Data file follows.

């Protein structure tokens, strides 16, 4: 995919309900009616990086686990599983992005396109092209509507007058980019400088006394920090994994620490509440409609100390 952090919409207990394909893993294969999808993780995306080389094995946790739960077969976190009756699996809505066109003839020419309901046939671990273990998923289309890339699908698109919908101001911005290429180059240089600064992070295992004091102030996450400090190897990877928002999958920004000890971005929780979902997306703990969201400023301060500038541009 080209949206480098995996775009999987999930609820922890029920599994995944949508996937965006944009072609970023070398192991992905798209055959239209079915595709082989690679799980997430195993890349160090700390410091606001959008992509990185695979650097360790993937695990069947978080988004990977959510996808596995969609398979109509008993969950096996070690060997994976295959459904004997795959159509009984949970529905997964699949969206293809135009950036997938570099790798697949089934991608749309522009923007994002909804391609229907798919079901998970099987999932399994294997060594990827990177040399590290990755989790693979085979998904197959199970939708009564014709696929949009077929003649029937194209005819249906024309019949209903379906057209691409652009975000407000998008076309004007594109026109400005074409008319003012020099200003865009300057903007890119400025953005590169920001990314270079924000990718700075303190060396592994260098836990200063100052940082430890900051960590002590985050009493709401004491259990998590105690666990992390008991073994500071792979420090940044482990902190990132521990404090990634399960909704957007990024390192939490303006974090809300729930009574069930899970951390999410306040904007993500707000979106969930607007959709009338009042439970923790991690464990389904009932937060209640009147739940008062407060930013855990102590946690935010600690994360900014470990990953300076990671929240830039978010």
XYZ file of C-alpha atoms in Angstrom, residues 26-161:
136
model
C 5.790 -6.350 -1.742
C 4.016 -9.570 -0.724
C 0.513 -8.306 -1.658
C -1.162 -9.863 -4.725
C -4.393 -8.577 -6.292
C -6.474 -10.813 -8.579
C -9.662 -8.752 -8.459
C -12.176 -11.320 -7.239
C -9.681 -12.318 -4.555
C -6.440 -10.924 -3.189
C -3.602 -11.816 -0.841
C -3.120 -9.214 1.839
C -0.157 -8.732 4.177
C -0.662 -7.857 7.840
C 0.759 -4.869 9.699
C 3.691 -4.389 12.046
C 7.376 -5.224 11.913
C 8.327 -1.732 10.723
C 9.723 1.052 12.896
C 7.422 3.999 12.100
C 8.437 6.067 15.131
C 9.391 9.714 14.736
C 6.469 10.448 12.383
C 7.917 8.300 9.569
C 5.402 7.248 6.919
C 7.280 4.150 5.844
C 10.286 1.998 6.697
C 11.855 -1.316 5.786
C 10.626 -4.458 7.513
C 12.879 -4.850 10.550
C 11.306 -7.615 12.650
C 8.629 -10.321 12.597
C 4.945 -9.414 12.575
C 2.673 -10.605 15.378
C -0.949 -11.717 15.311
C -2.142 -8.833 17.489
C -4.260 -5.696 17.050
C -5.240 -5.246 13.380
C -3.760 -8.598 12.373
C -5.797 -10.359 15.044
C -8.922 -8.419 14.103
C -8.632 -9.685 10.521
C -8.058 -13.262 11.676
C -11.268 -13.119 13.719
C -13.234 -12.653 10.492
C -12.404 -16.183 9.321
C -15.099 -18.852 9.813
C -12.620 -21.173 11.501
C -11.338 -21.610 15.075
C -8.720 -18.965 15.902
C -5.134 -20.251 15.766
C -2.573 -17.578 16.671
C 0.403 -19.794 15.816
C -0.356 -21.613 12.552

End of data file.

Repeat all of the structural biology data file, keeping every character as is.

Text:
């Protein structure tokens, strides 16, 4: 995919309900009616990086686990599983992005396109092209509507007058980019400088006394920090994994620490509440409609100390 952090919409207990394909893993294969999808993780995306080389094995946790739960077969976190009756699996809505066109003839020419309901046939671990273990998923289309890339699908698109919908101001911005290429180059240089600064992070295992004091102030996450400090190897990877928002999958920004000890971005929780979902997306703990969201400023301060500038541009 080209949206480098995996775009999987999930609820922890029920599994995944949508996937965006944009072609970023070398192991992905798209055959239209079915595709082989690679799980997430195993890349160090700390410091606001959008992509990185695979650097360790993937695990069947978080988004990977959510996808596995969609398979109509008993969950096996070690060997994976295959459904004997795959159509009984949970529905997964699949969206293809135009950036997938570099790798697949089934991608749309522009923007994002909804391609229907798919079901998970099987999932399994294997060594990827990177040399590290990755989790693979085979998904197959199970939708009564014709696929949009077929003649029937194209005819249906024309019949209903379906057209691409652009975000407000998008076309004007594109026109400005074409008319003012020099200003865009300057903007890119400025953005590169920001990314270079924000990718700075303190060396592994260098836990200063100052940082430890900051960590002590985050009493709401004491259990998590105690666990992390008991073994500071792979420090940044482990902190990132521990404090990634399960909704957007990024390192939490303006974090809300729930009574069930899970951390999410306040904007993500707000979106969930607007959709009338009042439970923790991690464990389904009932937060209640009147739940008062407060930013855990102590946690935010600690994360900014470990990953300076990671929240830039978010």
XYZ file of C-alpha atoms in Angstrom, residues 26-161:
136
model
C 5.790 -6.350 -1.742
C 4.016 -9.570 -0.724
C 0.513 -8.306 -1.658
C -1.162 -9.863 -4.725
C -4.393 -8.577 -6.292
C -6.474 -10.813 -8.579
C -9.662 -8.752 -8.459
C -12.176 -11.320 -7.239
C -9.681 -12.318 -4.555
C -6.440 -10.924 -3.189
C -3.602 -11.816 -0.841
C -3.120 -9.214 1.839
C -0.157 -8.732 4.177
C -0.662 -7.857 7.840
C 0.759 -4.869 9.699
C 3.691 -4.389 12.046
C 7.376 -5.224 11.913
C 8.327 -1.732 10.723
C 9.723 1.052 12.896
C 7.422 3.999 12.100
C 8.437 6.067 15.131
C 9.391 9.714 14.736
C 6.469 10.448 12.383
C 7.917 8.300 9.569
C 5.402 7.248 6.919
C 7.280 4.150 5.844
C 10.286 1.998 6.697
C 11.855 -1.316 5.786
C 10.626 -4.458 7.513
C 12.879 -4.850 10.550
C 11.306 -7.615 12.650
C 8.629 -10.321 12.597
C 4.945 -9.414 12.575
C 2.673 -10.605 15.378
C -0.949 -11.717 15.311
C -2.142 -8.833 17.489
C -4.260 -5.696 17.050
C -5.240 -5.246 13.380
C -3.760 -8.598 12.373
C -5.797 -10.359 15.044
C -8.922 -8.419 14.103
C -8.632 -9.685 10.521
C -8.058 -13.262 11.676
C -11.268 -13.119 13.719
C -13.234 -12.653 10.492
C -12.404 -16.183 9.321
C -15.099 -18.852 9.813
C -12.620 -21.173 11.501
C -11.338 -21.610 15.075
C -8.720 -18.965 15.902
C -5.134 -20.251 15.766
C -2.573 -17.578 16.671
C 0.403 -19.794 15.816
C -0.356 -21.613 12.552